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Officials: Shi'ite Rebels Capture Presidential Palace in Aden


An armored military vehicle is seen near the vicinity of the presidential palace in Sana'a, Yemen, April 2, 2015.
An armored military vehicle is seen near the vicinity of the presidential palace in Sana'a, Yemen, April 2, 2015.

Yemeni officials say Shi'ite Houthi rebels and their allies fought their way through the center of Aden Thursday and seized the presidential palace in the key southern port city.

The rebels have been driving deeper into Aden in recent days while battling forces loyal to internationally backed President Abd-Rabbu Mansour Hadi, who fled Aden last week.

The capture of Aden, the last remaining stronghold of those backing Hadi, would mark a setback for the Saudi-led coalition, which has been carrying out airstrikes for more than a week across Yemen.

At a news conference in the Saudi capital, Riyadh, a Saudi defense official said he believes the situation in the city is "relatively stable and calm."

Earlier, al-Qaida militants stormed a prison in southern Yemen on Thursday, freeing 300 inmates as fighting continued in other parts of the country between Shi'ite Houthi rebels and pro-government forces.

Al-Mukalla, Yemen.
Al-Mukalla, Yemen.

Security officials said Khalid Batarfi, a prominent figure with al-Qaida in the Arabian Peninsula, was among those freed from the prison in al-Mukalla.

Separately, the official Saudi Press Agency reported a Saudi border guard was killed after coming under fire from Yemeni territory. The killing marks the first known Saudi casualty since the country launched an operation against the Shi'ite rebels a week ago.


Also Thursday, Human Rights Watch said one of those airstrikes that killed at least 29 people earlier this week "raised grave concerns about violations of the laws of war."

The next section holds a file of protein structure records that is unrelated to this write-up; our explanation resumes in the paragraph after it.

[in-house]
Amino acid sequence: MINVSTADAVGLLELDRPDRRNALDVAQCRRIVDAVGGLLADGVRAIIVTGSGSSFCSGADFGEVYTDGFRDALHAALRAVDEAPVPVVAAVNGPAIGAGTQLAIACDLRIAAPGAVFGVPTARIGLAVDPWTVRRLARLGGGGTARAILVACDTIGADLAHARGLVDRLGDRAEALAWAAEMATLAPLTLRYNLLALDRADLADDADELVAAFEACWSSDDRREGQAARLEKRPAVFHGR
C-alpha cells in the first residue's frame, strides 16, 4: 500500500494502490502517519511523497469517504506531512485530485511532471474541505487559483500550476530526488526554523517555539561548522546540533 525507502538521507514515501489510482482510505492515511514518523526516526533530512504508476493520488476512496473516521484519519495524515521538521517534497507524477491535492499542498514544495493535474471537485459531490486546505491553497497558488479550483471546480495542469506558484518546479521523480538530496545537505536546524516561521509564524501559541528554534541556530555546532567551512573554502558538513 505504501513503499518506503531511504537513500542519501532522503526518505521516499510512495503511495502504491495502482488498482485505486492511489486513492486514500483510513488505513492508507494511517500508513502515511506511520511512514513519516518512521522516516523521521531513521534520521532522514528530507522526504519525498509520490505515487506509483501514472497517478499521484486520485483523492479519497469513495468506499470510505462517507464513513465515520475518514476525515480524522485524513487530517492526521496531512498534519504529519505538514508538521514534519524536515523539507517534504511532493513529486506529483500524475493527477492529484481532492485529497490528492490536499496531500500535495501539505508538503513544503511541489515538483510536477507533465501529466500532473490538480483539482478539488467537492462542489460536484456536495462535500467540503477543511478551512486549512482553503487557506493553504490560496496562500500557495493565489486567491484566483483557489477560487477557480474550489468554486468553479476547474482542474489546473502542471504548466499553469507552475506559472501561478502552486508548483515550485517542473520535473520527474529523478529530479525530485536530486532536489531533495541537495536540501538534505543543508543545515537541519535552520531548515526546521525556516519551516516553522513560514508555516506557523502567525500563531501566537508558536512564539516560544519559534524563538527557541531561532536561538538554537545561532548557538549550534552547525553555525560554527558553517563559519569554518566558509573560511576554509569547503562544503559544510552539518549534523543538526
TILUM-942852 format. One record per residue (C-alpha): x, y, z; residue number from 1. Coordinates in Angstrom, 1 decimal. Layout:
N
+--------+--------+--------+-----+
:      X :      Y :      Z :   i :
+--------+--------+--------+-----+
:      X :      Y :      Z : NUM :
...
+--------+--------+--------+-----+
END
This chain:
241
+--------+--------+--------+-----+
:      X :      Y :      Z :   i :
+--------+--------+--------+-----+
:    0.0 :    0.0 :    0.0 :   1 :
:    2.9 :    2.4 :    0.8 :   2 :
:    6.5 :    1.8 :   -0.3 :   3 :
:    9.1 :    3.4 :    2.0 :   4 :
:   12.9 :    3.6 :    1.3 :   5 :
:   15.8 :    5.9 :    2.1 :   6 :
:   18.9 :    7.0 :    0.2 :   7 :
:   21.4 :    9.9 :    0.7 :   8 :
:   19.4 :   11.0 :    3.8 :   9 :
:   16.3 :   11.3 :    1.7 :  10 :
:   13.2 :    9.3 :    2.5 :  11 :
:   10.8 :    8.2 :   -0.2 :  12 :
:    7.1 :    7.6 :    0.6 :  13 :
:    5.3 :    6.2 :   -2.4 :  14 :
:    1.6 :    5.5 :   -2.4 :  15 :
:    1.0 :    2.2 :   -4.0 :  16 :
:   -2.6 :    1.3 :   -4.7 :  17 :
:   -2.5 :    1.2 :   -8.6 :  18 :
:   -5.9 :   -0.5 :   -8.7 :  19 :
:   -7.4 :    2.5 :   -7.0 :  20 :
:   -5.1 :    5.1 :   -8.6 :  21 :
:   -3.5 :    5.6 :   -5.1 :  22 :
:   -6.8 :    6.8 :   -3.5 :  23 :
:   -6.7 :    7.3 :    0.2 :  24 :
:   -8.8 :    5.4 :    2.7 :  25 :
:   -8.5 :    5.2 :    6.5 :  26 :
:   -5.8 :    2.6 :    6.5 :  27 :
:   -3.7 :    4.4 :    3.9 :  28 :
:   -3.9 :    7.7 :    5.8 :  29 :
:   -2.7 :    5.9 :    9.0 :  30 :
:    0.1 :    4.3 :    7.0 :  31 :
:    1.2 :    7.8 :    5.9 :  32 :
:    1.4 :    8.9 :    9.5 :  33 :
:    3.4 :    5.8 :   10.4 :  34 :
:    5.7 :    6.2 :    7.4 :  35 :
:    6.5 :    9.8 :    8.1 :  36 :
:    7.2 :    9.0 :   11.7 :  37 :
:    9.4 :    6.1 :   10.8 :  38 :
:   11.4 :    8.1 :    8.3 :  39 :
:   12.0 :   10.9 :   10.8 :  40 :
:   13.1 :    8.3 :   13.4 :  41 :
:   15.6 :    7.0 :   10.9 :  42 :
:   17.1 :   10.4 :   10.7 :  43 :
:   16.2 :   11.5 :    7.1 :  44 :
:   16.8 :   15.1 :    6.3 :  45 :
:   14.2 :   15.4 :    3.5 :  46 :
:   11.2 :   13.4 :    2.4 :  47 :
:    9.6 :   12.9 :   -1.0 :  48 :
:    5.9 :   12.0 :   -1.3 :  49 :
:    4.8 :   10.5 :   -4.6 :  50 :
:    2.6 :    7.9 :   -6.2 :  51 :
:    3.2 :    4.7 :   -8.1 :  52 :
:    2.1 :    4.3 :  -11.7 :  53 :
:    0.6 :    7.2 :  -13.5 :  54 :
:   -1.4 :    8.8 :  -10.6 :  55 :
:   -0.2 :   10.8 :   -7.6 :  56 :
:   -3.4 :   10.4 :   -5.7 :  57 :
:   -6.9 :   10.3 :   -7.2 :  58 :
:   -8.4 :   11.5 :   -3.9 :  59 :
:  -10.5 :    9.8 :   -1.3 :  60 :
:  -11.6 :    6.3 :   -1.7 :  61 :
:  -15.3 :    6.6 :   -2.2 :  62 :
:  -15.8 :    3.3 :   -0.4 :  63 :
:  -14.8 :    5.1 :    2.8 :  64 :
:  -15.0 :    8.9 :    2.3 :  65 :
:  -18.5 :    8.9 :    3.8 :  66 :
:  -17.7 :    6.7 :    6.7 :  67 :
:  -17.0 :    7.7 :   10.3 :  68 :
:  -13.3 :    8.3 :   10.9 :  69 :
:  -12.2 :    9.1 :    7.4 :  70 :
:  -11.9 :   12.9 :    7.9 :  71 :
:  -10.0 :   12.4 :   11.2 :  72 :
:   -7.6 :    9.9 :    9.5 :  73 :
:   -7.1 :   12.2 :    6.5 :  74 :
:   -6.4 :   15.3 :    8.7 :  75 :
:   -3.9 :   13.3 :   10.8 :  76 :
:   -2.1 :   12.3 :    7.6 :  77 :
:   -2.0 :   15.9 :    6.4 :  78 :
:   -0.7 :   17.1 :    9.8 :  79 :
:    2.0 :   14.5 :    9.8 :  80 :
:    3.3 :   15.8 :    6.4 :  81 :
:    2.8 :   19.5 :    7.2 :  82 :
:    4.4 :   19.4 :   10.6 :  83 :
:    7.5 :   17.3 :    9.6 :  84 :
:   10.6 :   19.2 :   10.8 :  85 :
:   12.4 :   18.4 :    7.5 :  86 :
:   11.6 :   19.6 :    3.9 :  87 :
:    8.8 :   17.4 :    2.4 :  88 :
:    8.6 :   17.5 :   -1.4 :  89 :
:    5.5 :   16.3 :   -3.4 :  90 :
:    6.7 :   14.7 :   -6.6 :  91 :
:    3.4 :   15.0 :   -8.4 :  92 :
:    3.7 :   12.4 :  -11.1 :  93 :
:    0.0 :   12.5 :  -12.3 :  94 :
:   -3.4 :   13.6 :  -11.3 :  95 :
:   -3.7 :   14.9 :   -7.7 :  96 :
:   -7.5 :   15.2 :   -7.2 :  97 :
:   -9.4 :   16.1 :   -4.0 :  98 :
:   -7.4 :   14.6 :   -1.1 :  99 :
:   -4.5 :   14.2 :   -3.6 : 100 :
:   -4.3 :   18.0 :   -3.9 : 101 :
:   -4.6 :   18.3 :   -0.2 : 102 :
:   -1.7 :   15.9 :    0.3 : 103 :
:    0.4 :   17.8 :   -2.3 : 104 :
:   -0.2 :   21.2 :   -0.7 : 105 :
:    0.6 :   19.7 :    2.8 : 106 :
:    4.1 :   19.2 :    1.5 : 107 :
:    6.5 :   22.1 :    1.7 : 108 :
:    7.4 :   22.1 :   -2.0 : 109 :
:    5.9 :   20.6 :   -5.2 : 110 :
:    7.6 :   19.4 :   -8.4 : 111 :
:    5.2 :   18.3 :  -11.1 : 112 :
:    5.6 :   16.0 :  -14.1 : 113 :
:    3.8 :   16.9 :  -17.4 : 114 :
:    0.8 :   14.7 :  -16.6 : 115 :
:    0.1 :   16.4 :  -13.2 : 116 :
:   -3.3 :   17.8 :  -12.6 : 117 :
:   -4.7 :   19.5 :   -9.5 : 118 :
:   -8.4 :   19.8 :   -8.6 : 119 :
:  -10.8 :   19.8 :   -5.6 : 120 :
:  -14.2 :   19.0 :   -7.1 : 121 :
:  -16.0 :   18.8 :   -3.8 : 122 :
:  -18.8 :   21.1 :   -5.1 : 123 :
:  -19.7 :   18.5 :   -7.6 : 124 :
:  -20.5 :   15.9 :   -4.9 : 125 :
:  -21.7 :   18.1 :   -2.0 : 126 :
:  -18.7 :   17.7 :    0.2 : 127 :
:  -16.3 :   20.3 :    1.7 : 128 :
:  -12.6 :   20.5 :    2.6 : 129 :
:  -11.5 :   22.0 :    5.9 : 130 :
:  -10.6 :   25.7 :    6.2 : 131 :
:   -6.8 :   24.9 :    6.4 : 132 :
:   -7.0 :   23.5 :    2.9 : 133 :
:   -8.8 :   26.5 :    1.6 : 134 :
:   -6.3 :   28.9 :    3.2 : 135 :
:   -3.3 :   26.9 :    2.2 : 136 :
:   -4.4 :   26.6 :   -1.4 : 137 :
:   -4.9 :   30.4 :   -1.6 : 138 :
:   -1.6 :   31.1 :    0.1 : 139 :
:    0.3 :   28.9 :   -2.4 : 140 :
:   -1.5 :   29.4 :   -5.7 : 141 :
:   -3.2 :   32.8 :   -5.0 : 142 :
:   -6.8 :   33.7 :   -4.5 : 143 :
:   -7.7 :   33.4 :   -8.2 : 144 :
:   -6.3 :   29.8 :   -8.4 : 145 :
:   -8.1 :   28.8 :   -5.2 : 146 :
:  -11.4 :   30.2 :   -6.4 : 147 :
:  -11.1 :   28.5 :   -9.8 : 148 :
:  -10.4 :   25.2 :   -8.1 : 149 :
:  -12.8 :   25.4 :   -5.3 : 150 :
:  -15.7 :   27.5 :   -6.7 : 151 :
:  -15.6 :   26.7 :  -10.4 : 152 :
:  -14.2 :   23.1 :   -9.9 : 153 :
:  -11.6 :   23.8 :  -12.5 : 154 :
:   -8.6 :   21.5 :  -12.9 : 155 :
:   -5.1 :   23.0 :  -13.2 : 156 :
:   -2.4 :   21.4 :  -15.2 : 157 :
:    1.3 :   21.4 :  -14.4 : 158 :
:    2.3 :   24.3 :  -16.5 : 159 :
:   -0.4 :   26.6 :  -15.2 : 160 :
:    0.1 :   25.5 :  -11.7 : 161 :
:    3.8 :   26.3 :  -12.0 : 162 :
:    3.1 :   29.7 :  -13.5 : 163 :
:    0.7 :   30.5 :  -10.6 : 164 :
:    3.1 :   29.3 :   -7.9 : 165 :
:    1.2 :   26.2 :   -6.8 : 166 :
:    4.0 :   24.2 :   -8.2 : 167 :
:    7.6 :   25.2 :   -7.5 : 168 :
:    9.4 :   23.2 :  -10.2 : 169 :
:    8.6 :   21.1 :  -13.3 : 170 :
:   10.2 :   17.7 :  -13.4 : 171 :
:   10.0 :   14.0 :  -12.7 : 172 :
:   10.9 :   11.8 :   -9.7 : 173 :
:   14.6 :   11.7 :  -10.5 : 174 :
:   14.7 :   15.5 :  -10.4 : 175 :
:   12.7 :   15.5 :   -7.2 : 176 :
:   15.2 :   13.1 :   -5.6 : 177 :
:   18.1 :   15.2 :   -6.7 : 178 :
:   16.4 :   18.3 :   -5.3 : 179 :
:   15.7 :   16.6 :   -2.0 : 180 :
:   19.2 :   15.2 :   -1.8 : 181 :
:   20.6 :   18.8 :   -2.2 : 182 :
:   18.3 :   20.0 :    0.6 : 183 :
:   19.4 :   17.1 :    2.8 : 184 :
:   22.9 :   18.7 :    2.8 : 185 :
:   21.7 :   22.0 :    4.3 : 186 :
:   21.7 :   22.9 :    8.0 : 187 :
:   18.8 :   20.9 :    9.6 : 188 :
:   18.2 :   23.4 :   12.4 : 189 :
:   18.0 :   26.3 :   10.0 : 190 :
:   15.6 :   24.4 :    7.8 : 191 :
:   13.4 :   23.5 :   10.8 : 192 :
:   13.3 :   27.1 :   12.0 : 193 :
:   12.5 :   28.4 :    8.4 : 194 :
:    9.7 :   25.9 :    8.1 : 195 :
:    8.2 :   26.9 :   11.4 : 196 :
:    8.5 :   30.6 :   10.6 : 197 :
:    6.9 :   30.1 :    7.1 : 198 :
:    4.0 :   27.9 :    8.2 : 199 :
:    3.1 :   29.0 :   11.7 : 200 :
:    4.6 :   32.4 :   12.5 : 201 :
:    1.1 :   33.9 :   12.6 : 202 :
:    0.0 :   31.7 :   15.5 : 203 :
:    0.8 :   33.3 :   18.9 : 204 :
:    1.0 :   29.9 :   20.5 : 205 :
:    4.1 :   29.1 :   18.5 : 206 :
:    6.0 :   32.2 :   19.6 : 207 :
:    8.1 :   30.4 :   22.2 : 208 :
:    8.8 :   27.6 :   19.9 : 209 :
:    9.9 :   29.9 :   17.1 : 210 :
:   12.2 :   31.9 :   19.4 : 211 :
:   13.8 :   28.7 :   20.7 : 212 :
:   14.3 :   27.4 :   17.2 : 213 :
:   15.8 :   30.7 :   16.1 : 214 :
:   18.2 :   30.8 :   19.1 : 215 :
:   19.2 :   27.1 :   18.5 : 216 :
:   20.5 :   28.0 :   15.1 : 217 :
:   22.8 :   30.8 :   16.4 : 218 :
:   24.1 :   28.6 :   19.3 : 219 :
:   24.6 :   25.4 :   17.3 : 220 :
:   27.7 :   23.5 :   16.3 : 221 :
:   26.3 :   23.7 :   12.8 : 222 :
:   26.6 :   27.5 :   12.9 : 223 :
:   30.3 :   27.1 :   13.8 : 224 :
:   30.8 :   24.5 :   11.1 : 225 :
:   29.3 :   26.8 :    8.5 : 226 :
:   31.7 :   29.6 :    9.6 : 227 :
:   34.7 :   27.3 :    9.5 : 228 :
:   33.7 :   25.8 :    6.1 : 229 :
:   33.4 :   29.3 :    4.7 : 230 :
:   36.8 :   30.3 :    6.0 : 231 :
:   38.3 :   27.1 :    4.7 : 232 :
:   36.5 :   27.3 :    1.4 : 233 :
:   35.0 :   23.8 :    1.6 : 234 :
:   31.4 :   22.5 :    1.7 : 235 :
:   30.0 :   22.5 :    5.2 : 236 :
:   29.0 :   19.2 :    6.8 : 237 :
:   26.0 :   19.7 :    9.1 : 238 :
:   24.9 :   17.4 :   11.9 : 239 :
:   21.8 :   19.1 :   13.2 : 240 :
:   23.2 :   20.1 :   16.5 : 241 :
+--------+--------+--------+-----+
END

The group called on the forces involved in the attack to conduct an investigation, and for the United States, which is giving logistical and intelligence support, to make sure precautions are being taken to protect Yemeni civilians.

"The deaths of so many civilians in a camp with no apparent military target heightens concerns about laws-of-war violations," said Joe Stork, HRW's Middle East and North Africa director.

United Nations Secretary-General Ban Ki-moon said he was "deeply concerned" about the attack Monday on the Al-Mazrad camp in northern Yemen as well as other civilian casualties in Yemen.

On Wednesday, at least 35 people died in an explosion at a dairy in western Yemen. The cause of that blast has not been determined with conflicting reports about whether another airstrike or anti-government fighters were responsible.

Yemen's foreign minister said Wednesday the coalition needs to expand the fighter to include sending ground troops to Yemen. Riyadh Yassin told the French news agency the move is necessary because "at some stage airstrikes will be ineffective."

Yassin also said ground forces would cause fewer civilian casualties and would help in aid deliveries.

Some material for this report came from AP, AFP and Reuters.